It seems that every news outlet lately has been talking about 3D printing in some way or another. 3D printing in itself may seem like a magical way of making products, so let me lift the veil. In this series of blog posts, I will explain all the aspects of 3D printing needed to start printing (or order prints) yourself. I’ll talk about downloading or designing a model, finding the right programs, and printers or print services. This post is all about the basics.
This is how anyone can get started with 3D printing.
What is 3D printing?
3D printing is a fabrication technique that uses additive manufacturing. Additive manufacturing means that material is added to the model, rather than it being machined away. Almost all printers build models by slicing the 3D model into layers of a set thickness and building the model layer by layer. This can be done using various methods, the most common of which are Fused Deposit Modelling (FDM), Selective LASER Synthering (SLS), Stereolithography (SLA). Consumer printers are often of the FDM type, and it’s the type pictured below.
Fused Deposit Modelling (FDM)
FDM works by taking a source material in the form of a long wire, called filament, and heating it up to the point of becoming malleable (not quite melting). This heated-up material is then extruded through a calibrated hole on the print head (typically less than 0.5mm), and deposited in the form of your model. A set of motors controlling different axes position the print head. This is a cheap method of printing, and this shows in the surface quality and details of prints.
Selective Laser Sintering (SLS)
SLS works by selectively fusing powder together, by heating it locally with a laser. Each layer of the model is created by depositing a new layer of powder over the full width and depth of the printable area and fusing it in the right place. This is a much more expensive method of printing, often only reserved for industrial printers. This method yields tough prints with high details, but stains easily.
SLA takes a bath of resin which hardens at certain frequencies of light and creates each layer of the model by projecting that layer into the resin. The model is slowly lifted out of the resin and later cured. This method yields high detail prints, but isn’t as tough as SLS prints and is therefore often used for visual models. Please beware that the resin used in printing is toxic in its liquid form.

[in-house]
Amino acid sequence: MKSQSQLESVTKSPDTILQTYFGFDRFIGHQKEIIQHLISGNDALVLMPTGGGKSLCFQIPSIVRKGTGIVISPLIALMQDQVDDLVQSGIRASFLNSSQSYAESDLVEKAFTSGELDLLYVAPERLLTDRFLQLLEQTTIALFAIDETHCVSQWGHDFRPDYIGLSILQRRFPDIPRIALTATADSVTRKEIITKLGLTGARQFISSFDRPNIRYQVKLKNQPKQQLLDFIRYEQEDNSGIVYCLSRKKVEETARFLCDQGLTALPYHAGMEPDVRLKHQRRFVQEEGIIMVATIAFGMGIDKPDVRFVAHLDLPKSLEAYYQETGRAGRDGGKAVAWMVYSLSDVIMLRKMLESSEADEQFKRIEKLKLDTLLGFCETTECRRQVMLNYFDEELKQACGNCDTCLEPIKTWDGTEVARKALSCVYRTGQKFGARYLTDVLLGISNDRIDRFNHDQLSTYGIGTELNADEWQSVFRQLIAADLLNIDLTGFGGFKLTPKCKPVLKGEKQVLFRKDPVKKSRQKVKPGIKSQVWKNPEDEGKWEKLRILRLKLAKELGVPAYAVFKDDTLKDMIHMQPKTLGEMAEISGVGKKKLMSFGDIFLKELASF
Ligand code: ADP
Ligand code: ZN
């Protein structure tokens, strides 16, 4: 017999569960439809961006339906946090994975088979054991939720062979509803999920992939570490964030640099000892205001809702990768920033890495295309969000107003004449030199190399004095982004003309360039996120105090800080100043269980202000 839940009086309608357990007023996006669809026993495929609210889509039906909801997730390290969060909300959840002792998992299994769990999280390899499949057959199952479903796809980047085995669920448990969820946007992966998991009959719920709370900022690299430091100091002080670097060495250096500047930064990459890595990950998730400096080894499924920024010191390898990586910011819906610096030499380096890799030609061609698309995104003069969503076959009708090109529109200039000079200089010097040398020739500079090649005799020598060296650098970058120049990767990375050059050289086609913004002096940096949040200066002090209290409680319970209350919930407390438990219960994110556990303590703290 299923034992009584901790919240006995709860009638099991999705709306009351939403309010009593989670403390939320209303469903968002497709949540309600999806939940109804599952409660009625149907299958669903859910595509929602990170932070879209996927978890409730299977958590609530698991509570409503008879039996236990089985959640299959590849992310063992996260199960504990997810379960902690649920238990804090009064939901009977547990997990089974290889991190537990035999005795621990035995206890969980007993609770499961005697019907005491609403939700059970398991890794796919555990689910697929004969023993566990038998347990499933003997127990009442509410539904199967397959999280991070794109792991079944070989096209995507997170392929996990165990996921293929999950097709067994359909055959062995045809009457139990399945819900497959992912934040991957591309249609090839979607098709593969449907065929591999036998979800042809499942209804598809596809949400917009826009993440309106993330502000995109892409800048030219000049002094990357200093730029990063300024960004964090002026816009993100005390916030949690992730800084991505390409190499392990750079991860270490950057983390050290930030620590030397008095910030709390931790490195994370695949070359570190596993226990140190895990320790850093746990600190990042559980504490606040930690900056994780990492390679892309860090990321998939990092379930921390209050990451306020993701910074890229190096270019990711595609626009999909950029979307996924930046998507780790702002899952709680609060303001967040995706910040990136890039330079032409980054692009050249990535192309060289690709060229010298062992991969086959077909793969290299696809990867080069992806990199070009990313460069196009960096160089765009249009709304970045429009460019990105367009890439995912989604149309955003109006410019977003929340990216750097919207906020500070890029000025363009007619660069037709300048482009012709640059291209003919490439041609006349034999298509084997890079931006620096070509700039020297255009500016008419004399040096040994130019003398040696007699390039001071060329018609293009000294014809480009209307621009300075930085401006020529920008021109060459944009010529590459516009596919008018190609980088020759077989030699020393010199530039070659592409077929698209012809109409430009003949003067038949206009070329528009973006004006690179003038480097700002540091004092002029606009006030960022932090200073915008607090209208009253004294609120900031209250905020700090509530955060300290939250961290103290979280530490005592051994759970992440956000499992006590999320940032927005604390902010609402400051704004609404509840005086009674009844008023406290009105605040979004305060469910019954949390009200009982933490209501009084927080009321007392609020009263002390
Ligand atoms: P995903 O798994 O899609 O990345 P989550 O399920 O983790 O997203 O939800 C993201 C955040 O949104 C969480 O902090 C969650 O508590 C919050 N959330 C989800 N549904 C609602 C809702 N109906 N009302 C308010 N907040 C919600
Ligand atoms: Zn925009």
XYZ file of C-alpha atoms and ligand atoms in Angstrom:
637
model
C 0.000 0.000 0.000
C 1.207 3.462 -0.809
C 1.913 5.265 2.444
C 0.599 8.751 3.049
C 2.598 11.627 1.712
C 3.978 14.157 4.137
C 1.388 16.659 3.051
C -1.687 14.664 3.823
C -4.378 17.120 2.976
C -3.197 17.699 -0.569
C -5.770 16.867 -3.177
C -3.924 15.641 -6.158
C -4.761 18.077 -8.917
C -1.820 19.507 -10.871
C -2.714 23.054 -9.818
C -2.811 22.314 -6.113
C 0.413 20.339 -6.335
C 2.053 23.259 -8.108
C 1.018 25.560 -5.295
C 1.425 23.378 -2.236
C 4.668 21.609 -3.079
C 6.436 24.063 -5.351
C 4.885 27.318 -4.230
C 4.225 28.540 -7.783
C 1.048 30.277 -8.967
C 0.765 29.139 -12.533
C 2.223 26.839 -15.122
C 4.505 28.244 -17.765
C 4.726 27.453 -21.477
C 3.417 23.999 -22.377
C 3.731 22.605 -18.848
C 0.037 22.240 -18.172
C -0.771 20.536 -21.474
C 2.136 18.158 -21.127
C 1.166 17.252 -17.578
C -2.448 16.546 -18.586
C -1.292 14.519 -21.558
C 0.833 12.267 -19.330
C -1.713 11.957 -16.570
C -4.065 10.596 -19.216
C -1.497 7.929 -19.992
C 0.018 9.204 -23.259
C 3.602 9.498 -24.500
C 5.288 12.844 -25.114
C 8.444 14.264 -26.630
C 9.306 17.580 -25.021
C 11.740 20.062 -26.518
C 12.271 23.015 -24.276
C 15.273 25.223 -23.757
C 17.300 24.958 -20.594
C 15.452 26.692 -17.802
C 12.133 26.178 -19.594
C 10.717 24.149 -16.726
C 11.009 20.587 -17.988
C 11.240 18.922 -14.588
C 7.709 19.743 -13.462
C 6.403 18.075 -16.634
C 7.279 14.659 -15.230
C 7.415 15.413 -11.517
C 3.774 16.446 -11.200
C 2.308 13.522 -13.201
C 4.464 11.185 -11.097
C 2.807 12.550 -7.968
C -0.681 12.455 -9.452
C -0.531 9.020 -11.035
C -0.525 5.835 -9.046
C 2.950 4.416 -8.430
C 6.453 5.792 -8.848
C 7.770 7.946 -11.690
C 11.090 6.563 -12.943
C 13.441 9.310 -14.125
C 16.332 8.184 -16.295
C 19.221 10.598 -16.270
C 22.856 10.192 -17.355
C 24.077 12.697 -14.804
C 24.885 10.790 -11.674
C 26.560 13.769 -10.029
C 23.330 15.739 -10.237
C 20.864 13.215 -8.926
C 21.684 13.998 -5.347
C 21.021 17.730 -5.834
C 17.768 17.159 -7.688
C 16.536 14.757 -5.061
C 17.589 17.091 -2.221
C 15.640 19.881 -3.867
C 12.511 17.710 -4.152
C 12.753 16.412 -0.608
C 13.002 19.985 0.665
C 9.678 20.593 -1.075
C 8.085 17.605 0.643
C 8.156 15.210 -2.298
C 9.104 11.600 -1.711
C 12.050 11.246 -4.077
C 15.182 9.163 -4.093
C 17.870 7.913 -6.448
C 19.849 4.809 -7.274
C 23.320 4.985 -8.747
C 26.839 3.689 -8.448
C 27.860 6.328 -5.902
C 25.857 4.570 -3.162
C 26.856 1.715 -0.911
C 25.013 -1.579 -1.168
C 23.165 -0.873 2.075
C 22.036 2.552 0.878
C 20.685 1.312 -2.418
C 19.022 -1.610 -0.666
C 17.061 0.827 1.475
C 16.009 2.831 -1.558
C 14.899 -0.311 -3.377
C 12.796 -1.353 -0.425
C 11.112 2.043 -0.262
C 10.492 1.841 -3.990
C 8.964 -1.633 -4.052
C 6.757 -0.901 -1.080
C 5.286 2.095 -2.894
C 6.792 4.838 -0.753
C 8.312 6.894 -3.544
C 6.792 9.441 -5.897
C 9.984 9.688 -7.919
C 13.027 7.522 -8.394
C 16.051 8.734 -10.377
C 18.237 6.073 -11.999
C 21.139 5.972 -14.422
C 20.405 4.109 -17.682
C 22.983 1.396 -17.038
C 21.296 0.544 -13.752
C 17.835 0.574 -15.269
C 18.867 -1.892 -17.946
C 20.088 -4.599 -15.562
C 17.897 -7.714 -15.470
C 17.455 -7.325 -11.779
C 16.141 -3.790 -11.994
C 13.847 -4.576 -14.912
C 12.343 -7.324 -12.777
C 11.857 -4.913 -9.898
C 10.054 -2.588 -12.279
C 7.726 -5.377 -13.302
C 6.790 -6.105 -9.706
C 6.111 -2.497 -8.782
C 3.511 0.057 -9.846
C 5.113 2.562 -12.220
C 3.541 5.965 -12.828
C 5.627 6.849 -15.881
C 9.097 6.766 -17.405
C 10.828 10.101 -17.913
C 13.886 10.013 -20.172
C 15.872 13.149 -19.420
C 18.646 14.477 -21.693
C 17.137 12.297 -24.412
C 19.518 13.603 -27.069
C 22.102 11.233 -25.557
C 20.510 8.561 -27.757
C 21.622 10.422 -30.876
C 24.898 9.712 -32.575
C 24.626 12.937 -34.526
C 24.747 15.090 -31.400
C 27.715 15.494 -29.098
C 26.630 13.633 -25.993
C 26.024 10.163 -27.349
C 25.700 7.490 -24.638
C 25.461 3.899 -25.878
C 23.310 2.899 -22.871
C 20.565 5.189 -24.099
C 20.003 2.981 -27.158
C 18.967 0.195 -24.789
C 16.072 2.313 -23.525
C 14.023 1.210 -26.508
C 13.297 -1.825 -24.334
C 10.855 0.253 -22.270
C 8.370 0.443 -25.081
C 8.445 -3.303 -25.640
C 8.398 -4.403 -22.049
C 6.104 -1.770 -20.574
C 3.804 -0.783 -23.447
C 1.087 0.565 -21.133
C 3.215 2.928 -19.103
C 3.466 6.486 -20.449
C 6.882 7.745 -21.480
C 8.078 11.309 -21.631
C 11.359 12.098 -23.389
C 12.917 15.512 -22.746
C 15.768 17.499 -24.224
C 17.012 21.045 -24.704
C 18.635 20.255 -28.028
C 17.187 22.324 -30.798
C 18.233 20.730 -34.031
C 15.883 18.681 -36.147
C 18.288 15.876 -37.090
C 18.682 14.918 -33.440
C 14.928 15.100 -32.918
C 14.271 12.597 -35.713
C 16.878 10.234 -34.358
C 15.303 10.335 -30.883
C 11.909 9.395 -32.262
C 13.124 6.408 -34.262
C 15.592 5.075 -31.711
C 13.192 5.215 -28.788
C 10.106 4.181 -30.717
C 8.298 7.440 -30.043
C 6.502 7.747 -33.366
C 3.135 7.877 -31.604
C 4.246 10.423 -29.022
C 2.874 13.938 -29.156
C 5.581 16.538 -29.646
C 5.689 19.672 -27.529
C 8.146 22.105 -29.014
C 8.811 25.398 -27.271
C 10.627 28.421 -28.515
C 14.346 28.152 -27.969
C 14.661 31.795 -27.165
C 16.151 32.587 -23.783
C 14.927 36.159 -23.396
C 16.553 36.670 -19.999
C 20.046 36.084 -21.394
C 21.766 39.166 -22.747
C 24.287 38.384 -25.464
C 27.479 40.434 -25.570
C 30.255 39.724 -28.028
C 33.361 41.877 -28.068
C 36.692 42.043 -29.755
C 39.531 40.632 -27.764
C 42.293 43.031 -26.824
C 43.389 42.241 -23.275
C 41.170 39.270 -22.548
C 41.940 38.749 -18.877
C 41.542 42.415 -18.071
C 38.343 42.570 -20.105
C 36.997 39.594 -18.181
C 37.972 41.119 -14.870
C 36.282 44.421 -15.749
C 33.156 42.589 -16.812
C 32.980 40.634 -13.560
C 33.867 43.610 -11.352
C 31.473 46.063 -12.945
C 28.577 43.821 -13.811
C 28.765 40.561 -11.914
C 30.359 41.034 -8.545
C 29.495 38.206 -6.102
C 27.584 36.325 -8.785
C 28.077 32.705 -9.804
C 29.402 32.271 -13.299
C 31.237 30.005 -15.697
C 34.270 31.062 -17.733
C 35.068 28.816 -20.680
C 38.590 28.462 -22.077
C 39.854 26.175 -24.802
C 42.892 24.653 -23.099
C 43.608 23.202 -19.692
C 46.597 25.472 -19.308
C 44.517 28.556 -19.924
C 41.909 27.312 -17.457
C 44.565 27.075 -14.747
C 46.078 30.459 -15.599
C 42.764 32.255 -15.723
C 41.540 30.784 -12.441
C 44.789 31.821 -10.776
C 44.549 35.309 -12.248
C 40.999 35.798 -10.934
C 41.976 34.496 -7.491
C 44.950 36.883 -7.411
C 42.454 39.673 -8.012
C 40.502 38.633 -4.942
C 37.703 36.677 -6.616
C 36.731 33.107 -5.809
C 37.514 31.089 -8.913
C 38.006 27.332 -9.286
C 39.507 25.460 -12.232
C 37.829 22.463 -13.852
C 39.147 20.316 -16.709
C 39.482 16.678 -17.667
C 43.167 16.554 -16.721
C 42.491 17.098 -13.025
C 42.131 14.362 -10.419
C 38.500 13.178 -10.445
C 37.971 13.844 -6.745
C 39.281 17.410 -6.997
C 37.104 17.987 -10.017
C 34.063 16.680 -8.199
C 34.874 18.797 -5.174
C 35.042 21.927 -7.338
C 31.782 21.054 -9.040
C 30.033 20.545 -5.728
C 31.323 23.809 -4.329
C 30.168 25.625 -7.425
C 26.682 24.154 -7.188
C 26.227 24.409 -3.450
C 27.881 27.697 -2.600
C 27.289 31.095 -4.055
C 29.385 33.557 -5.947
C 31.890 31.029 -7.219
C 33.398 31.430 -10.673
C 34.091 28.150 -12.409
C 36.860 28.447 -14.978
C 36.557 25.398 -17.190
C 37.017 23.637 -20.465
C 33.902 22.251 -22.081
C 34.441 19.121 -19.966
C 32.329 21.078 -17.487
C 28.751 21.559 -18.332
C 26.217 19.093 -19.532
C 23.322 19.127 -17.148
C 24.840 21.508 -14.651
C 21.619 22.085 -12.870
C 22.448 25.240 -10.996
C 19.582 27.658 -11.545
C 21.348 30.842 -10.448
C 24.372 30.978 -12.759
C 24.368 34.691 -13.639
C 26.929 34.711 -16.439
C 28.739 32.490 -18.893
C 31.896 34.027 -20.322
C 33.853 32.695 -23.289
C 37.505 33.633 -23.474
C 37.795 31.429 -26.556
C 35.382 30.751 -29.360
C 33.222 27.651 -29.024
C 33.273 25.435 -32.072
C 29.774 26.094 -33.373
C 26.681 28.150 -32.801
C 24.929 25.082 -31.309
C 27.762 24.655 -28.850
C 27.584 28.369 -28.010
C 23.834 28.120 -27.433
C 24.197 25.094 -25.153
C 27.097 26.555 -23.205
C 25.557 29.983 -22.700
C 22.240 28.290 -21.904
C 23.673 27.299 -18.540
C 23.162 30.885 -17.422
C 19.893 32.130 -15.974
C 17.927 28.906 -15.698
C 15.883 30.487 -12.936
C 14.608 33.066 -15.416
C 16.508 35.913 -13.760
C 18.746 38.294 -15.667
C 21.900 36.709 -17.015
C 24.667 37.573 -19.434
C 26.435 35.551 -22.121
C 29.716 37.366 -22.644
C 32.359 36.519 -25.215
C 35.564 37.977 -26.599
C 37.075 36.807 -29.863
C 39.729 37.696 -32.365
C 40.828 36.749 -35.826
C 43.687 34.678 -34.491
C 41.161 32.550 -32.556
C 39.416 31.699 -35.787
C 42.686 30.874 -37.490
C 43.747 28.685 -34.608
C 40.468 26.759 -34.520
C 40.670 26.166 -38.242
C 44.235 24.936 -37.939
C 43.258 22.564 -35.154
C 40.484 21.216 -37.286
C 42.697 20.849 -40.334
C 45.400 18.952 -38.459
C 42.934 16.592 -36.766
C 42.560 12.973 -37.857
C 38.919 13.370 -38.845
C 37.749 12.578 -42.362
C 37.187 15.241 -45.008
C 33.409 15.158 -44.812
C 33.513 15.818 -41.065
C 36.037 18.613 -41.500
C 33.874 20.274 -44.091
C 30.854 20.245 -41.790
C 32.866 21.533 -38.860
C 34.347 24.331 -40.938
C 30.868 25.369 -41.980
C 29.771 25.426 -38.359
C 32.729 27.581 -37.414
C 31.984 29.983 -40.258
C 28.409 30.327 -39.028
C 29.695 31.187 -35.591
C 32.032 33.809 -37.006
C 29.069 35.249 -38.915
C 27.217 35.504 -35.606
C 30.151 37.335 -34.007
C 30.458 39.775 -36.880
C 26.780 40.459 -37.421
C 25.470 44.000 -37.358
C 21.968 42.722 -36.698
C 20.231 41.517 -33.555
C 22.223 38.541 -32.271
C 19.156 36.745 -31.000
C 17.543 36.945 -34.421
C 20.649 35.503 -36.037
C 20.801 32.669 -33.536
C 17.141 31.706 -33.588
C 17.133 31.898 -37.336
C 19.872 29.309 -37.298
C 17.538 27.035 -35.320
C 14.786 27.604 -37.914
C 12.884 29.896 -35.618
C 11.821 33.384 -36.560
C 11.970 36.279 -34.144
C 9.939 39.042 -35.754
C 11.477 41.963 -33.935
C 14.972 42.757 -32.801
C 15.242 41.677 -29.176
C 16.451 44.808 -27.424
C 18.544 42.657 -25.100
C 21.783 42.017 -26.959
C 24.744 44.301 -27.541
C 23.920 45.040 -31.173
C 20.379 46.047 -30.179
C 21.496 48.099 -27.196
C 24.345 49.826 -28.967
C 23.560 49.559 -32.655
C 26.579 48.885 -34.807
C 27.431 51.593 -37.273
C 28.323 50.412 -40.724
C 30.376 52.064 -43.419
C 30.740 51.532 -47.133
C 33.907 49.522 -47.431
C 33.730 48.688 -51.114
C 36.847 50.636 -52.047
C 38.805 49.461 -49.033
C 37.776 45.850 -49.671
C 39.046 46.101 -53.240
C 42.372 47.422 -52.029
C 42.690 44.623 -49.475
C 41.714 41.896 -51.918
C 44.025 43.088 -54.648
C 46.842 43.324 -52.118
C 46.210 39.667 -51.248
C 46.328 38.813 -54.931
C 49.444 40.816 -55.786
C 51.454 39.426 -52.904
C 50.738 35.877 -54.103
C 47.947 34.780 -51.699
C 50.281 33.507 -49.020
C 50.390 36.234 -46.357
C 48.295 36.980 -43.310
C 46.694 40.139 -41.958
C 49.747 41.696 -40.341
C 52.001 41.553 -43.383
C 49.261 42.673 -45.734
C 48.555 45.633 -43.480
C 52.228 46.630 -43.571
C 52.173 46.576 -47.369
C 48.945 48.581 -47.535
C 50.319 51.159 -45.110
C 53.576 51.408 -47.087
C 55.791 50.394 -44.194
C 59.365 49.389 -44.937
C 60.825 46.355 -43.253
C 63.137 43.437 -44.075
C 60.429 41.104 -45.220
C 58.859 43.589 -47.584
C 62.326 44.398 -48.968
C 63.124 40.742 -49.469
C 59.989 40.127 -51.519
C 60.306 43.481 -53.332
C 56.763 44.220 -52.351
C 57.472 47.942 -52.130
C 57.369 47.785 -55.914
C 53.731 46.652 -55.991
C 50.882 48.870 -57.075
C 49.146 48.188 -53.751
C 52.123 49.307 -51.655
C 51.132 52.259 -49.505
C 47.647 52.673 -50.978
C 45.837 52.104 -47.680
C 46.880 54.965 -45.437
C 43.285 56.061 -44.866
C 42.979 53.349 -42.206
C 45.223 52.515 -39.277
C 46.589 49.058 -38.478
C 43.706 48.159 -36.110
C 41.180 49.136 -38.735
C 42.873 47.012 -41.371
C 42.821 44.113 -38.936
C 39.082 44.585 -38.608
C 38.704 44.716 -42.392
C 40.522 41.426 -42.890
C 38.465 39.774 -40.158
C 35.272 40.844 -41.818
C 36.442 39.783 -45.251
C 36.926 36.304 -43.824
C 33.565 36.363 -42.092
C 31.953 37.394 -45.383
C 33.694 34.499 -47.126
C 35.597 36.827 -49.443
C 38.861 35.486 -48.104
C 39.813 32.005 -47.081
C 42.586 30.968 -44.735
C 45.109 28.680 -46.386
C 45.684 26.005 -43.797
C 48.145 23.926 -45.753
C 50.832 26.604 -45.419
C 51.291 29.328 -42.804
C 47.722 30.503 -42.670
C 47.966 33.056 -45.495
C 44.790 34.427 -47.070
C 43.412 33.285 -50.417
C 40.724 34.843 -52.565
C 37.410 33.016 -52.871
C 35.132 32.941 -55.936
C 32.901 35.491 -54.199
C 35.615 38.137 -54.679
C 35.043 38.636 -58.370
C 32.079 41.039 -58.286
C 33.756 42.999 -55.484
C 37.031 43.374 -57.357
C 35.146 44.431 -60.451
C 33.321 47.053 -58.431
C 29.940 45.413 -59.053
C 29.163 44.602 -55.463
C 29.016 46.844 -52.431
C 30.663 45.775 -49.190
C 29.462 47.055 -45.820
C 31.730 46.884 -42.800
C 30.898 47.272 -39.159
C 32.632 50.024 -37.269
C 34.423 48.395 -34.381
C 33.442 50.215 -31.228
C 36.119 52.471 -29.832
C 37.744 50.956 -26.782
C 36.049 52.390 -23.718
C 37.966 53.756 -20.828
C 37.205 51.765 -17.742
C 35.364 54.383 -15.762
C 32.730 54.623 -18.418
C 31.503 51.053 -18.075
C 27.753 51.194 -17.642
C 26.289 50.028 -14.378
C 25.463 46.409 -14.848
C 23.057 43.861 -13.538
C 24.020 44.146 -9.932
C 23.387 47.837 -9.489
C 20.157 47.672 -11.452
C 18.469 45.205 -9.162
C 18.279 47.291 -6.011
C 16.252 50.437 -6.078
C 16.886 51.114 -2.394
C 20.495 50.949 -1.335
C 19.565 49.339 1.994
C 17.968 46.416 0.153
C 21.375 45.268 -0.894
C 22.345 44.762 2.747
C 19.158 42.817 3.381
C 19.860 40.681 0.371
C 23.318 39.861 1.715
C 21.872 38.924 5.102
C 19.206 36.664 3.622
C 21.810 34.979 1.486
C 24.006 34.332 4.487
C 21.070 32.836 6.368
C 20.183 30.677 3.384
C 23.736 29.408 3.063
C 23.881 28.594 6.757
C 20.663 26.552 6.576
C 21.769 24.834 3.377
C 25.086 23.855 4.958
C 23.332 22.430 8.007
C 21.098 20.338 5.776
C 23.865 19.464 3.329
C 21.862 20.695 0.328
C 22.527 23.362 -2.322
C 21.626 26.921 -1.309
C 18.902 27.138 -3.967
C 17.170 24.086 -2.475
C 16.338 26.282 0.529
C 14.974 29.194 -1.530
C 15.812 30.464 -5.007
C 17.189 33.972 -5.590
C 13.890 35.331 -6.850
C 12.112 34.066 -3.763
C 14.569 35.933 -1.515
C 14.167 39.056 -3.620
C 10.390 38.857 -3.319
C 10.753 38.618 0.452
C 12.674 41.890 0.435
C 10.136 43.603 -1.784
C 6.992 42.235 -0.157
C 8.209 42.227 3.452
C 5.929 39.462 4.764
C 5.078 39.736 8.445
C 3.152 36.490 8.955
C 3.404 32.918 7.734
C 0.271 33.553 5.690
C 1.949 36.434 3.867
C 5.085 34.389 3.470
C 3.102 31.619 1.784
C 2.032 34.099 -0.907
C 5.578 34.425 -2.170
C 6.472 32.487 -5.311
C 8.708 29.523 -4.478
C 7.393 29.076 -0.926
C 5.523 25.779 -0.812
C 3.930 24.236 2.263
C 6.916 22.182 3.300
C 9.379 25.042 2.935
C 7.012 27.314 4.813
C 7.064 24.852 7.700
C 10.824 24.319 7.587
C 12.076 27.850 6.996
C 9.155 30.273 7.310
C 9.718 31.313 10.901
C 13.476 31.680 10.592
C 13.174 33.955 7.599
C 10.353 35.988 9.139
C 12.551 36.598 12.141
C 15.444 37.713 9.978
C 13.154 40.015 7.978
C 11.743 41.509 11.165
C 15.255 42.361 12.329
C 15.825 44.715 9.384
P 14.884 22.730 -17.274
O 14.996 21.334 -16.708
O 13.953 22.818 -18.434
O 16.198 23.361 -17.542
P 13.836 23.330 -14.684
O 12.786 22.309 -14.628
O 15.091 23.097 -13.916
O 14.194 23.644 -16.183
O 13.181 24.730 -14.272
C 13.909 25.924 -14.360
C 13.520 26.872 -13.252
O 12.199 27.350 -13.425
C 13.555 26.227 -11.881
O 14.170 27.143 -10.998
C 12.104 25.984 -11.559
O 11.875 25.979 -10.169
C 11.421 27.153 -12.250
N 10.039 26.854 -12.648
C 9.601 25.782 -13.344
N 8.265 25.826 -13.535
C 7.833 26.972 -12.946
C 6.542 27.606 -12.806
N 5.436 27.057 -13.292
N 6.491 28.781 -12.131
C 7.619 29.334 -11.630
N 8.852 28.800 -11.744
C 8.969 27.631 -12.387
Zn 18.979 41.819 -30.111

What do you need to get started?
To start printing you’ll need the following:
- a model (own design or downloaded)
- a printer or print service
How to get a model
You can either design your own model in a 3D program or download a model made by someone else on various sites. There are a myriad of tools available for designing a 3D model, but if you’re just starting out, I recommend TinkerCAD. TinkerCAD is a free online design tool by Autodesk, one of the leaders in CAD programs (Computer-Aided Design). The design shown on their front page is colorful and slightly childish, but don’t underestimate how powerful this free design suite is.
You can also find a lot of sites offering 3D models in STL format (the format needed for 3D printing), but my favorite site is Thingiverse. That site has a large userbase and active community plus everything is published under GPL (General Public License), which means it’s all free. The handy thing about sites like Thingiverse is that the files you download are ready for printing, no converting formats, or editing in a 3D program.
Selecting a printer or service
Selecting a printer can be a daunting process, due to the sheer amount of different printers out there. There’s a printer for any price category, and you can spend as much as you want. Most consumers will have more than enough capability in an FDM-type printer, and I personally own and love the Anycubic i3 Mega. I’ve heard good things about the Ender 3 and Creality CR-10 (I am not affiliated with any of these brands). If you are on Reddit, there is a large and active subreddit dedicated to 3D printing.
If you choose to buy a printer and print yourself, you will also need a slicer program. This is the program that converts your 3D model into code that your printer can use to print the model.
I recommend searching online for a service, as these are largely dictated by locale. These services, like printers, have pricing for every budget. It’s a good idea to think about what your 3D print should do before getting a quote. Will it be functional or visual? Will it need to handle a lot of stress? Some professional services offer different printing techniques and materials to suit even industrial needs, but these come at a price. I always recommend local independent printing services. These are often (not always) enthusiastic hobbyists who will gladly advise and help you.
Another option that might be available to you is the makerspace, fablab or hackerspace. These are places where you can go, fabricate your own things, or get advice and guidance. They usually have fabrication equipment available for rent, ranging from 3D printers to (in some cases) CNC lathes and mills. If you are interested in 3D printing, fabrication, or the Maker movement in general, I highly recommend visiting one of these places near you.
What other info would you like to see on 3D printing? Reach out in the comments below.